Minecraft has been a welcome addition to our homeschooling lives, and I’m excited to see her interested in science, architecture, and computers in general.

Have you played Minecraft? What about your kids? Have you noticed their learning from the gameplay?

Balancing Act

Credit: Kristin Smith

My daughter is seven years old this year, and I’ve finally taken the plunge and decided to homeschool her. I wanted to start when she was five, but she was more interested in going to regular school. It kind of worked for a couple of years, but with our big move, she seemed to be more comfortable with the idea of staying with me. I don’t blame her.

This year is definitely going to be an experiment. I have to make a living solely with my writing business, all while working at home with a young child. In the past, while she was at school, I’d either work for someone else part time or I was a full-time student (with student loan money as a supplement to my writing business). But this is going to be quite the test.

So far, it’s been rocky. When I’ve landed big projects, I’ve taken her to play areas that included wi-fi. That way, she kept busy and so did I. I also stay up late or get up early (or both). My parents moved to Georgia as well, so they’ve been a source of babysitting from time to time. But it’s mostly been me.

The challenge will be keeping my daughter happy and fulfilled while I also seek out prospective clients and work on projects. It helps that I’m not strict about our homeschooling “curriculum.” I’ve chosen to unschool her. We’ve joined a local homeschool group that offers classes and field trips, and we’ve made friends with some neighborhood children. Prospecting via cold calling is pretty non-existent at this point, though. It turns out that the only child of this single parent requires lots of interaction (no surprise).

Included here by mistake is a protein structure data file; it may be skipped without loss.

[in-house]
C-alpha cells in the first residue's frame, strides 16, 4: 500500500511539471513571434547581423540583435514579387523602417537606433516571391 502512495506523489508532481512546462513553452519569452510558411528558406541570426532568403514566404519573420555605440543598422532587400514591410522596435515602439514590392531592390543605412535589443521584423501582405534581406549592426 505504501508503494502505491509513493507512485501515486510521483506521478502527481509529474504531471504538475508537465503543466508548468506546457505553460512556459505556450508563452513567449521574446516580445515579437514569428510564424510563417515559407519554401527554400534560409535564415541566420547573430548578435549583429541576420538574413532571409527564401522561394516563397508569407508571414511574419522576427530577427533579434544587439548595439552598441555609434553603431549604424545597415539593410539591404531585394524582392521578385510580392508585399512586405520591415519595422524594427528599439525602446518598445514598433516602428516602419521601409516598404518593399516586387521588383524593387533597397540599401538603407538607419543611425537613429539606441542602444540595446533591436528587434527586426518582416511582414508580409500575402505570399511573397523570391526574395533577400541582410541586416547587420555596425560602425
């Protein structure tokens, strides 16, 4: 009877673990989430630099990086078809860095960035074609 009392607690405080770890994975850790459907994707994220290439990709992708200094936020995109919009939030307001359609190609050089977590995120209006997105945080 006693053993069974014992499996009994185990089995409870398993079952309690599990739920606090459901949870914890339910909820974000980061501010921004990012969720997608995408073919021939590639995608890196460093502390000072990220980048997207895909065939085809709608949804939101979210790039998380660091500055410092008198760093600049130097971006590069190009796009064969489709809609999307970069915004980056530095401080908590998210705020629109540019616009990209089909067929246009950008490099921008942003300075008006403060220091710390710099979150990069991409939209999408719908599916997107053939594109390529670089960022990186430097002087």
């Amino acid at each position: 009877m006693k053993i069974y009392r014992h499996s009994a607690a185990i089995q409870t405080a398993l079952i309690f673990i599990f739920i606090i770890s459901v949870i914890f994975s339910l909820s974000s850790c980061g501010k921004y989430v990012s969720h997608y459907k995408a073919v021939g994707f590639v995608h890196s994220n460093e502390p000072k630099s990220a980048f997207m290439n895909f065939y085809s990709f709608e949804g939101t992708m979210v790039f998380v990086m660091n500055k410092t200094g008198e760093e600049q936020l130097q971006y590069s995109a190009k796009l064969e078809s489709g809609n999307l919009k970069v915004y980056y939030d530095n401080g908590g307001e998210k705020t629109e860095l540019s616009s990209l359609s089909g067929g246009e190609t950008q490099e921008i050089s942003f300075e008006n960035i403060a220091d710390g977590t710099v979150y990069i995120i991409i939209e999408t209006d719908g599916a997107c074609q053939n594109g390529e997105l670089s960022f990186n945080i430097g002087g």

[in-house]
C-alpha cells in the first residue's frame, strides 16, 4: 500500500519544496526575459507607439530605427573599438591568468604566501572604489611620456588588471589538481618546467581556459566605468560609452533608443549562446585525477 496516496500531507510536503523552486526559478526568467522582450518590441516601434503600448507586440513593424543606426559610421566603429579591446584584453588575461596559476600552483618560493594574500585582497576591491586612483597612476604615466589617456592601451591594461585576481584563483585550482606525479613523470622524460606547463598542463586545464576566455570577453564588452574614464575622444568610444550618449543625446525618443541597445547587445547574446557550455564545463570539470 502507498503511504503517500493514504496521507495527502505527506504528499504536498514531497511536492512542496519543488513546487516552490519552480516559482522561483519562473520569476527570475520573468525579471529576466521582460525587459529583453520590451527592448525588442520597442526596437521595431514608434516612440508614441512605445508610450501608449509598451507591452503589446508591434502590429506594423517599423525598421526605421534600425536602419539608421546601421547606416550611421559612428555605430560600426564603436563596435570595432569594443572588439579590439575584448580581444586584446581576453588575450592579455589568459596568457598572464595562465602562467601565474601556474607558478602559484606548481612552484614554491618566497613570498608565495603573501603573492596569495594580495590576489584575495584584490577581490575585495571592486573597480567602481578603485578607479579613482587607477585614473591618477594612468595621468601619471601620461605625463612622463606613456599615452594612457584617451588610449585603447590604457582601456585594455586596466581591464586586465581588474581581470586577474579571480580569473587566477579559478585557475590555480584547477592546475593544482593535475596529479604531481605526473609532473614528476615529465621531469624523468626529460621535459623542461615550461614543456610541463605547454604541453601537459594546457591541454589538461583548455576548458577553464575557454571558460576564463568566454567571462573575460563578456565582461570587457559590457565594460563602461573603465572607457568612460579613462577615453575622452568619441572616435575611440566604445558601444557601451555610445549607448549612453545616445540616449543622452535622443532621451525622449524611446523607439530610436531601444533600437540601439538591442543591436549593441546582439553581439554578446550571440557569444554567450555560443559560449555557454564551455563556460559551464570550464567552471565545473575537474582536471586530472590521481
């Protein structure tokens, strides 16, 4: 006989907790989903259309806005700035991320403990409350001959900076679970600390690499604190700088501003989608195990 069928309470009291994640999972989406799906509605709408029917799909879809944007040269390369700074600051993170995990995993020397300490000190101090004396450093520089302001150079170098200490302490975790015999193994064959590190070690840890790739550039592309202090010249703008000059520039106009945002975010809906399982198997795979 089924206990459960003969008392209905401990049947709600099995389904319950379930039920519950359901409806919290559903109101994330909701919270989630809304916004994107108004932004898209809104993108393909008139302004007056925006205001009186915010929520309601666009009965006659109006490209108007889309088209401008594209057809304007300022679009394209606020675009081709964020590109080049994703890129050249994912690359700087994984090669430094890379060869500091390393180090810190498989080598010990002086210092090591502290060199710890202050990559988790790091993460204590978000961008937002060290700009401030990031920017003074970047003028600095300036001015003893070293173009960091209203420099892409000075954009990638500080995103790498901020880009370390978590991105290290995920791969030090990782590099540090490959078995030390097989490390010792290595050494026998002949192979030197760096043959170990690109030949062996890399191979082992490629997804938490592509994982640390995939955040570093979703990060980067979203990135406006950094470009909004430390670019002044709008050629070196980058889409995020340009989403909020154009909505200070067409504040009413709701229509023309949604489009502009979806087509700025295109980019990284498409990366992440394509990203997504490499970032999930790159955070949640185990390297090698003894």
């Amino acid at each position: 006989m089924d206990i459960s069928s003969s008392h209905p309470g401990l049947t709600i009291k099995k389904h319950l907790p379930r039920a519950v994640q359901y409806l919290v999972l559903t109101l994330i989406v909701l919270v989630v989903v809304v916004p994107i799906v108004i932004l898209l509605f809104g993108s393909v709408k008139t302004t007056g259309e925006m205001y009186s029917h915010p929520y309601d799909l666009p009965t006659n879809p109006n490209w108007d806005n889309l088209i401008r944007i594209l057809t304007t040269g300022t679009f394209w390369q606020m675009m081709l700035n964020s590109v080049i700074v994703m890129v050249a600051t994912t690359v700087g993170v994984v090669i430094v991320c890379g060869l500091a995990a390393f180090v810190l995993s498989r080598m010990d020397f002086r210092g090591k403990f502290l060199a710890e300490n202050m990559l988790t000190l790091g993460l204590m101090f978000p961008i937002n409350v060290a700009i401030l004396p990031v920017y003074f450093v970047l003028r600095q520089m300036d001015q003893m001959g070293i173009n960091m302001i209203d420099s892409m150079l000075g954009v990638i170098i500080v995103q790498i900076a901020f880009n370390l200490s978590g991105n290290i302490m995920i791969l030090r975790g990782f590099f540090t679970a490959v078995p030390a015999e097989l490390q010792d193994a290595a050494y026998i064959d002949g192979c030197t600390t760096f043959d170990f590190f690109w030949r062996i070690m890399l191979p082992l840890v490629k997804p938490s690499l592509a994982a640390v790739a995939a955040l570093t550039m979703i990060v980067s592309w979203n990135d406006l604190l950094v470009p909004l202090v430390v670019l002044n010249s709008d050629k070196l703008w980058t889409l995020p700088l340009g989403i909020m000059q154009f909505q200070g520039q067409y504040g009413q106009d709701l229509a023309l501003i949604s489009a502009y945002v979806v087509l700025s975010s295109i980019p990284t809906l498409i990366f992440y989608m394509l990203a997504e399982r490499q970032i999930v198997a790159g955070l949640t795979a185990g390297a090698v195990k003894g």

Creativity is going to be essential if we’re to be successful, but I’m determined. I truly believe that homeschooling is best for my daughter, and that working for myself is best for me.

Have you needed to be creative to balance your work and your family?

Time for a change – What’s next?

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For the past seven years, ever since my daughter was an infant, I’ve lived in Tucson, Arizona. I can’t say that it was “home,” but I lived there for a chunk of time. I’d actually moved to Tucson from Atlanta, Georgia. Tucson made more sense at that time, when I was a new mother and I wanted to stay at home with my daughter.

Thank goodness Georgia didn’t mind me too much. Crayon Writer’s new home is back in Georgia. We drove across country and we’re starting over. How exciting and scary all at the same time!

What lessons did I learn in Arizona? I’m not afraid of spiders anymore, cactus can be beautiful (who knew that they have such wondrous flowers?), and the desert is nice year round…for the most part. I got to know the mother I became, and my daughter grew up in one of the most unique places in the country (nature-wise). I also learned that diversity isn’t just a good thing in nature. Tucson lacks racial and cultural diversity, so it was time to move back to a place that thrives on diversity.